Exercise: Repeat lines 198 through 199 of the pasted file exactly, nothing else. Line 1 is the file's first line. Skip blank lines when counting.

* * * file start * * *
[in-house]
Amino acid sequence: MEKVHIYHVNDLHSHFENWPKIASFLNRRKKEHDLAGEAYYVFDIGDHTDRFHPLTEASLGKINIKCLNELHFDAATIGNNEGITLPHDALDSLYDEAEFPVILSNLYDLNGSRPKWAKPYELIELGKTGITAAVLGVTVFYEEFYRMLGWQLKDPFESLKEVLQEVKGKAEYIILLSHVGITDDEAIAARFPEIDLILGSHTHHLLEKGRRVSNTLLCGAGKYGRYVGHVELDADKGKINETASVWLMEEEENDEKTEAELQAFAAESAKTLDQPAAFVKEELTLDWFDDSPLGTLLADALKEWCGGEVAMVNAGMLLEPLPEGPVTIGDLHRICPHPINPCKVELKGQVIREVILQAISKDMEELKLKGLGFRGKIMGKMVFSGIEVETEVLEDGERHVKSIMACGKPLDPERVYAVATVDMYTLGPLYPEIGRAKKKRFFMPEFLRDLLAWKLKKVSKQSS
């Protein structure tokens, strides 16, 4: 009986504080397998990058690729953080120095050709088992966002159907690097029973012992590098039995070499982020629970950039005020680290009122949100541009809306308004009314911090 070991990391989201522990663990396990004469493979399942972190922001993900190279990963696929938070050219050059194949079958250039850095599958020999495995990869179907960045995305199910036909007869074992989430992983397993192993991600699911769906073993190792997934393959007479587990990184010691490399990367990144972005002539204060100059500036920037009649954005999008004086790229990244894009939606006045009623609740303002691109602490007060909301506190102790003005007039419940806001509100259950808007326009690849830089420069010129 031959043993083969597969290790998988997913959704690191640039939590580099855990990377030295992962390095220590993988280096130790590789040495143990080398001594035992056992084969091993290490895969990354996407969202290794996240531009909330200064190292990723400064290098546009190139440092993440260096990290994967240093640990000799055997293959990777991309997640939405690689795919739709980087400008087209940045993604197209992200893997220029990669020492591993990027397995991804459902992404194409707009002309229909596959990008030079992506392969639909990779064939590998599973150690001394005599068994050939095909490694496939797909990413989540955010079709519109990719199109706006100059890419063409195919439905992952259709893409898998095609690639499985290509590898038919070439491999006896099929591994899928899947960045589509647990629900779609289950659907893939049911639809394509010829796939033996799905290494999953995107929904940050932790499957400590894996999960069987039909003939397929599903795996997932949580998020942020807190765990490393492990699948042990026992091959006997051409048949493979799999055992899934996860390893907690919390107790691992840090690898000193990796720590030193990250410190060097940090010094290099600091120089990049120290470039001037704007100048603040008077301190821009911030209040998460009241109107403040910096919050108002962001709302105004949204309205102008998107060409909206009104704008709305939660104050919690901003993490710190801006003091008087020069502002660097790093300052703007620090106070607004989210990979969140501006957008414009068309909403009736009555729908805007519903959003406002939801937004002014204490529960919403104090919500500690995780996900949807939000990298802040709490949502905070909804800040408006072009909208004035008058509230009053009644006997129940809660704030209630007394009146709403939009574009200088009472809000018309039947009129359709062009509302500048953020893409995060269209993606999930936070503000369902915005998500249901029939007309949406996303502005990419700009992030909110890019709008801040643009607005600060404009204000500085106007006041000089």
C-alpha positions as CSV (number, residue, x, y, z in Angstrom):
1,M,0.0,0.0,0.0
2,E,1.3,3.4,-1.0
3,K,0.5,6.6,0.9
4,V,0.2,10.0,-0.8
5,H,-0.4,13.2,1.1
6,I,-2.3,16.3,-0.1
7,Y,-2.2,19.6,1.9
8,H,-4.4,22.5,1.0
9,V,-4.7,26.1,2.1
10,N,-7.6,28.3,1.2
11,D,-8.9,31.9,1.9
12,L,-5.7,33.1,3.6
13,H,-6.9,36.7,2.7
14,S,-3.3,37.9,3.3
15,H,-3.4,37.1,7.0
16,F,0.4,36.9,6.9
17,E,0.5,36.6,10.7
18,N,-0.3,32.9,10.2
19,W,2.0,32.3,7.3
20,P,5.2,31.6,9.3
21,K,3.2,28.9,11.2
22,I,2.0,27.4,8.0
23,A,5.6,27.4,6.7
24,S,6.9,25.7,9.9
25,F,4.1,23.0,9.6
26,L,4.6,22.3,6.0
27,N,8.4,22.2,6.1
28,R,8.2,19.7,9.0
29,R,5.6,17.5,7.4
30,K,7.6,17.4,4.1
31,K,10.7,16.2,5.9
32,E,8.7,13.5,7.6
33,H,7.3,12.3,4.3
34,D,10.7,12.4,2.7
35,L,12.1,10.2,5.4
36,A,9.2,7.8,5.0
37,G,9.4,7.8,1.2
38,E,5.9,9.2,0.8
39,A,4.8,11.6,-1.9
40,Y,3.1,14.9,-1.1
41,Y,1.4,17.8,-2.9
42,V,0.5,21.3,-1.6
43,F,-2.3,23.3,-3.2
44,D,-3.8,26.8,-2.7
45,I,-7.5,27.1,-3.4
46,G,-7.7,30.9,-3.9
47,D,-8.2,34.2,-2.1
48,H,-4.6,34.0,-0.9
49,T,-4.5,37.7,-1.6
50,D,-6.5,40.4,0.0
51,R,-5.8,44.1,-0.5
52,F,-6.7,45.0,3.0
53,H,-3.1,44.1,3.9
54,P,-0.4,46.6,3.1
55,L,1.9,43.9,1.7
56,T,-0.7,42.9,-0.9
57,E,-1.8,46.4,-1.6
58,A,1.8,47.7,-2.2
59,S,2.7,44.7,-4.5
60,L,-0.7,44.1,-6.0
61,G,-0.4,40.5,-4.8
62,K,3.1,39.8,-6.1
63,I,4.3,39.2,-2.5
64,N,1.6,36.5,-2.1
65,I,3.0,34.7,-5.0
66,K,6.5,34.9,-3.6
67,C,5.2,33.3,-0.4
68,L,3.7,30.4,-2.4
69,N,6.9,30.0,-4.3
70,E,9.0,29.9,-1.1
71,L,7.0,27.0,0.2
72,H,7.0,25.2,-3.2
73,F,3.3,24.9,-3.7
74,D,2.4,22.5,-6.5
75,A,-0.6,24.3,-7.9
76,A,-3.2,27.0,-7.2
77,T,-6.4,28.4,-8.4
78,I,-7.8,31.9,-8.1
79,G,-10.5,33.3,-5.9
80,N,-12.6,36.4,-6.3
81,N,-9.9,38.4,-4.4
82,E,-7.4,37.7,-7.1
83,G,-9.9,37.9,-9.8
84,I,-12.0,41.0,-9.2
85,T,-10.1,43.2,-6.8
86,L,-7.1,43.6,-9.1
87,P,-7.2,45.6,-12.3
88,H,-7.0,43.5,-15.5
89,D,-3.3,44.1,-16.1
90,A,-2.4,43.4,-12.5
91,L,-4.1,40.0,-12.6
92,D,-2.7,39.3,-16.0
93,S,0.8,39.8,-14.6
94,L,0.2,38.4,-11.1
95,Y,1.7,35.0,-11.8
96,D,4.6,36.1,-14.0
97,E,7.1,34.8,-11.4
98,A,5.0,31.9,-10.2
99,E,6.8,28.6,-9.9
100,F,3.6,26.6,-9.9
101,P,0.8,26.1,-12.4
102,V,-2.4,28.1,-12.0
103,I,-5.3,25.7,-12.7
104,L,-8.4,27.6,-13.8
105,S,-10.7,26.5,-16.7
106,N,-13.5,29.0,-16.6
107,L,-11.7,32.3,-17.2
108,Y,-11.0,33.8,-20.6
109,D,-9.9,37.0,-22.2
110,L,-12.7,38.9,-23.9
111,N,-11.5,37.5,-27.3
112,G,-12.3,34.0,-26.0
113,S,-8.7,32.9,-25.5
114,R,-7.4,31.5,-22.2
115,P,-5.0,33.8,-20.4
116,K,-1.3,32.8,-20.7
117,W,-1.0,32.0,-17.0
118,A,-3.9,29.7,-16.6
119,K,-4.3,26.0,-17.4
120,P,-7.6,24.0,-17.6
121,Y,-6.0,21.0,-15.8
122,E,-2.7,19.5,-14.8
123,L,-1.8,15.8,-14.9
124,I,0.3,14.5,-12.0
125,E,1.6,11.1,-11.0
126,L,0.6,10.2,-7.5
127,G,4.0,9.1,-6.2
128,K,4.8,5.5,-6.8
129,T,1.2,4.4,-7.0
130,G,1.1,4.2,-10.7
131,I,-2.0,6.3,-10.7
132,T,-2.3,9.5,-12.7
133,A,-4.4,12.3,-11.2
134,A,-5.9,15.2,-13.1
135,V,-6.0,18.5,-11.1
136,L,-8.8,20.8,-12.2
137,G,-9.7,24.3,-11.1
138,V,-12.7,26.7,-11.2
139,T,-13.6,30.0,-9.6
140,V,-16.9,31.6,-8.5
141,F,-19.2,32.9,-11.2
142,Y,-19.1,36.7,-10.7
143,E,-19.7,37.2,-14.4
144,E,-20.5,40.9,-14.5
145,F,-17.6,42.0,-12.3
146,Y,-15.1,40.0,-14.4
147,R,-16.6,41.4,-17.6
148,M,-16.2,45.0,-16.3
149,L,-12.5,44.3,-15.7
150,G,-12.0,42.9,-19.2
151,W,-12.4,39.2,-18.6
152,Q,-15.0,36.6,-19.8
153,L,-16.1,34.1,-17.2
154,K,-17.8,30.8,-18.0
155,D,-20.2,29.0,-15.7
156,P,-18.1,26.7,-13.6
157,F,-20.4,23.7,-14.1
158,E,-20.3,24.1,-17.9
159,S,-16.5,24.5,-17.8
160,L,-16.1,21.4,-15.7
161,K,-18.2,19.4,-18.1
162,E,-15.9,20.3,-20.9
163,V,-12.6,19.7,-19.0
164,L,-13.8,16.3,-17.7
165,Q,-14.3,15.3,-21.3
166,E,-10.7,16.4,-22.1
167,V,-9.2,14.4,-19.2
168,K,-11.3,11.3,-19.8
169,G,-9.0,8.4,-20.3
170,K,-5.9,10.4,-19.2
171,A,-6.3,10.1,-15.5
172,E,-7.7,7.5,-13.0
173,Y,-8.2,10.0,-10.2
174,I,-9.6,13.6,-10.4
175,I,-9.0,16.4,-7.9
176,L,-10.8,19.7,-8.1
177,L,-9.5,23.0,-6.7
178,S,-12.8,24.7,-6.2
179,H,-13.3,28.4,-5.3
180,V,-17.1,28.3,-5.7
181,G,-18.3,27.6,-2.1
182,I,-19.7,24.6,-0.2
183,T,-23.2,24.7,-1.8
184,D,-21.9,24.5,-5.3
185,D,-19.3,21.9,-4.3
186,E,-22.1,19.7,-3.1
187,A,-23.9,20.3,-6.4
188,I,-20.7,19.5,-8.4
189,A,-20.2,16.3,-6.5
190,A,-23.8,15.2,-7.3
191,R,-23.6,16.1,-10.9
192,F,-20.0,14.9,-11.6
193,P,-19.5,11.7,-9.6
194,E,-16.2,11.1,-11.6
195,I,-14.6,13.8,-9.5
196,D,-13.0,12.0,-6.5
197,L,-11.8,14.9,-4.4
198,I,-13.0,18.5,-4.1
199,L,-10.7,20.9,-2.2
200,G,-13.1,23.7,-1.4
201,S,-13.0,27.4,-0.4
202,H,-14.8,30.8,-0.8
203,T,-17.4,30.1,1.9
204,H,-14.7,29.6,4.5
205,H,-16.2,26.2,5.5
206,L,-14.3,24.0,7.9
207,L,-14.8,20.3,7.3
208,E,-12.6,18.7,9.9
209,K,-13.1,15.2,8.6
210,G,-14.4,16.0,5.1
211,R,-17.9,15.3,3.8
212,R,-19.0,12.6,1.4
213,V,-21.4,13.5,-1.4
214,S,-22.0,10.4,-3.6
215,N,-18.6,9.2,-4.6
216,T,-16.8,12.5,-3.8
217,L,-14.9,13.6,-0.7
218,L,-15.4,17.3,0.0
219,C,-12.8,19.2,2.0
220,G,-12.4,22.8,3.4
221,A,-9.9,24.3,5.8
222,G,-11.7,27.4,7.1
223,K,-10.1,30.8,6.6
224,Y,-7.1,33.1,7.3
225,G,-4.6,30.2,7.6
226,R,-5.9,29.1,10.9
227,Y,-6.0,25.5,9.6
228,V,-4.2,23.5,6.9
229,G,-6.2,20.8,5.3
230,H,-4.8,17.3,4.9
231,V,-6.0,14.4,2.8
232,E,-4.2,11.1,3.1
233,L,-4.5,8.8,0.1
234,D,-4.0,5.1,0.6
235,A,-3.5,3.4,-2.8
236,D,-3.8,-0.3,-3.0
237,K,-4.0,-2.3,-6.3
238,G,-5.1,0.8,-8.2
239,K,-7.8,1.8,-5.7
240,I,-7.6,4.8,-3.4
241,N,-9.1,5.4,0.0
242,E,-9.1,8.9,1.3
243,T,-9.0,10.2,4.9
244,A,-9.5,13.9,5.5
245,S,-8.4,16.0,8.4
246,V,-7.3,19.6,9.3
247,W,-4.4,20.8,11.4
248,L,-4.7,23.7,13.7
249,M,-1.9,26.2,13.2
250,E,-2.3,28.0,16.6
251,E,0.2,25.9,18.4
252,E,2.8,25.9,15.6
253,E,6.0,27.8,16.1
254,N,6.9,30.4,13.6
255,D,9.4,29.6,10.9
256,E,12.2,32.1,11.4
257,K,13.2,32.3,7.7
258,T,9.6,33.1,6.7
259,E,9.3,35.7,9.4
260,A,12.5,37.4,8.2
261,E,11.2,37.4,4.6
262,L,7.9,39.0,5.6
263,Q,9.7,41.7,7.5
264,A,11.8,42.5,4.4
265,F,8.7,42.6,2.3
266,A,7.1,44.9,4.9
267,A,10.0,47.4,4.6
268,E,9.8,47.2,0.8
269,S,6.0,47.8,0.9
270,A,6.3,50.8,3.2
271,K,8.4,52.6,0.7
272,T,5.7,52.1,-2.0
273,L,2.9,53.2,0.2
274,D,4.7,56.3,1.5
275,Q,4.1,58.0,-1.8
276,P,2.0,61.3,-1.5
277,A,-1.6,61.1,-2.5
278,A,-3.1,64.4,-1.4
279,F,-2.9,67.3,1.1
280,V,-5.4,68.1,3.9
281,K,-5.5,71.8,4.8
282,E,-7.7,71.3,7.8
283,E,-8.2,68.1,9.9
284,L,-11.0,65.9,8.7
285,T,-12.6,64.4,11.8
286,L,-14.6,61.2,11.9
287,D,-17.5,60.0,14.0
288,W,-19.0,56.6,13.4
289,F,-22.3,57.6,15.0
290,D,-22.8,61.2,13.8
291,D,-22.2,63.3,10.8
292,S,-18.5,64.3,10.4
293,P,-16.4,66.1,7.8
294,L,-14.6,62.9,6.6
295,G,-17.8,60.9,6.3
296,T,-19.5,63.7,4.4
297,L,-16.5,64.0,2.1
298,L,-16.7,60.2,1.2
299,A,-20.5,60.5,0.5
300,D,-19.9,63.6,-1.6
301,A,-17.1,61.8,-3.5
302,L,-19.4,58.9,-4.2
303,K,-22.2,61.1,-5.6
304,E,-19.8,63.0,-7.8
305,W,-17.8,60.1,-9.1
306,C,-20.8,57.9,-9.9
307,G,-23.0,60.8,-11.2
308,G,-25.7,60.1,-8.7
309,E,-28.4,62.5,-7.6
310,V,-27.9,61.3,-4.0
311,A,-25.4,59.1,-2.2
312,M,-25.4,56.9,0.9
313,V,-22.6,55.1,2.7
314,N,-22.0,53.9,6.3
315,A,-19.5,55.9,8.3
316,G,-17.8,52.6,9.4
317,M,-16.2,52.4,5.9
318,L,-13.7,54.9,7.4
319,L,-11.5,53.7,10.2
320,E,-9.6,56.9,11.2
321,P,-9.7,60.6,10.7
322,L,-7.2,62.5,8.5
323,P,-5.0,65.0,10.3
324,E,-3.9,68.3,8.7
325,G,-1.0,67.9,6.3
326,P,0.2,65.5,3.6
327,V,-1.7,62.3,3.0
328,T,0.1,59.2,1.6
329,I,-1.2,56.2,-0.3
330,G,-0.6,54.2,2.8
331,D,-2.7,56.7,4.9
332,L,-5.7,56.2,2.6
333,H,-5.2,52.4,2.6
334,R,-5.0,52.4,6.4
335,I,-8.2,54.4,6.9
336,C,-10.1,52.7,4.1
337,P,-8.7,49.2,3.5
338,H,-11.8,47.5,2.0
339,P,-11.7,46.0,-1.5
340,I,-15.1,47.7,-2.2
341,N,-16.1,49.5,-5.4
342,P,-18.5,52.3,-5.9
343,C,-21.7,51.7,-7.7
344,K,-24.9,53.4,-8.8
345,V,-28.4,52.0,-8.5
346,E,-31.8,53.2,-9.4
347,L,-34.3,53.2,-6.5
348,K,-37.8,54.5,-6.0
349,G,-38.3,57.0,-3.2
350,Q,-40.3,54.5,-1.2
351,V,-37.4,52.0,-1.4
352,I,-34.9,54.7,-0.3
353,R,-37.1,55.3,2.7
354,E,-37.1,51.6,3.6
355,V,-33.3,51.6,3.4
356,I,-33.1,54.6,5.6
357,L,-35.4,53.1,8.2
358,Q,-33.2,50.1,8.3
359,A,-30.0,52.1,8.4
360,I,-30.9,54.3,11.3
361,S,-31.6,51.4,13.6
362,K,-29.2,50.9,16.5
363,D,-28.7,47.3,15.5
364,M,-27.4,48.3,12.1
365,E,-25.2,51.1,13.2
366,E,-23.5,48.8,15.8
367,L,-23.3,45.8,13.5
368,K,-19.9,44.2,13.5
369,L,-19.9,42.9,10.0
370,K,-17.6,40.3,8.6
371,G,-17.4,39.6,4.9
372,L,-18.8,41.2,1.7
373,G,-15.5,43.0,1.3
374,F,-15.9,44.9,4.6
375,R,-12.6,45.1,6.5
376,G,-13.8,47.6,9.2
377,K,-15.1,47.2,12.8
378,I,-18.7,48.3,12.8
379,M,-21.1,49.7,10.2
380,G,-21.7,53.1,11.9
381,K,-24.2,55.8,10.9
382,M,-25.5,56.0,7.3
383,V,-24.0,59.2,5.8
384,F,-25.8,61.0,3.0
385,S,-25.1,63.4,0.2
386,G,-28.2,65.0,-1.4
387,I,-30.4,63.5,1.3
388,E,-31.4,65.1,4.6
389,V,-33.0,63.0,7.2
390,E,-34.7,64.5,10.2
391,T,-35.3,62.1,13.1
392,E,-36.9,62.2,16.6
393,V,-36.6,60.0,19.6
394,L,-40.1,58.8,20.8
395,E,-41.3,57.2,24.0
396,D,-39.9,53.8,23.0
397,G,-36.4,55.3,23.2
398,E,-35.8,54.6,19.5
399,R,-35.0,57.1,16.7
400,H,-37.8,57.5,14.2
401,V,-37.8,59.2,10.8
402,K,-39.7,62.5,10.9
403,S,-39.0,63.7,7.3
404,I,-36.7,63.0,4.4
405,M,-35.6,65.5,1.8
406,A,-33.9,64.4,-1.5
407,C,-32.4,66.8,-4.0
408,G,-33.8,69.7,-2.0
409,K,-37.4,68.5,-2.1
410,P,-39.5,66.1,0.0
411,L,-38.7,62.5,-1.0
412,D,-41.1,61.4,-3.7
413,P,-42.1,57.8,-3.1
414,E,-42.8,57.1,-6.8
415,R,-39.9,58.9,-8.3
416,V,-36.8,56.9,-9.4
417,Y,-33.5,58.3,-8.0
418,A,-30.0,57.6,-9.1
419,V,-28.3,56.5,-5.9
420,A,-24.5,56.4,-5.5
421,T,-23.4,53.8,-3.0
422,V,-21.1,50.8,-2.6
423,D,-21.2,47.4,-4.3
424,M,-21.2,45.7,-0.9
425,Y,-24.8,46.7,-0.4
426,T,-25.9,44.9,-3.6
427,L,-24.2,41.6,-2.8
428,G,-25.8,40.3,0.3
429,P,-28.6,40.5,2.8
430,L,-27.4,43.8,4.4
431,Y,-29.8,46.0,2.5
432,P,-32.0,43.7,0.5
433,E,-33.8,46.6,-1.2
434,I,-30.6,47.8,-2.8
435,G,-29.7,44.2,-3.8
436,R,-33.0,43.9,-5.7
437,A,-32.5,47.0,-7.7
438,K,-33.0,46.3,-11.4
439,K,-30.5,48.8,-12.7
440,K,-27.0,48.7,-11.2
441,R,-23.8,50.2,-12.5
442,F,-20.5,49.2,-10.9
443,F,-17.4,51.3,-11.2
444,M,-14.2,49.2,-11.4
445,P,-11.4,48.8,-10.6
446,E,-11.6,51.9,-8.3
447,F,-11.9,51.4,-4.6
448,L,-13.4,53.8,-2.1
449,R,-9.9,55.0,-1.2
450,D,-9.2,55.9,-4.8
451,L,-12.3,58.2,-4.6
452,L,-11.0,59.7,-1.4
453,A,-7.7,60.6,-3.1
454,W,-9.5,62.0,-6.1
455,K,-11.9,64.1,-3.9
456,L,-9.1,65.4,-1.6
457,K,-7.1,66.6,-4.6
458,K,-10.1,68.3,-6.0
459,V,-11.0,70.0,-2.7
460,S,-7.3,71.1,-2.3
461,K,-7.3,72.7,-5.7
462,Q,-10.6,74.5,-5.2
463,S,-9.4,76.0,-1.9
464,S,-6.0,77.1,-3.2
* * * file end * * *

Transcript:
194,E,-16.2,11.1,-11.6
195,I,-14.6,13.8,-9.5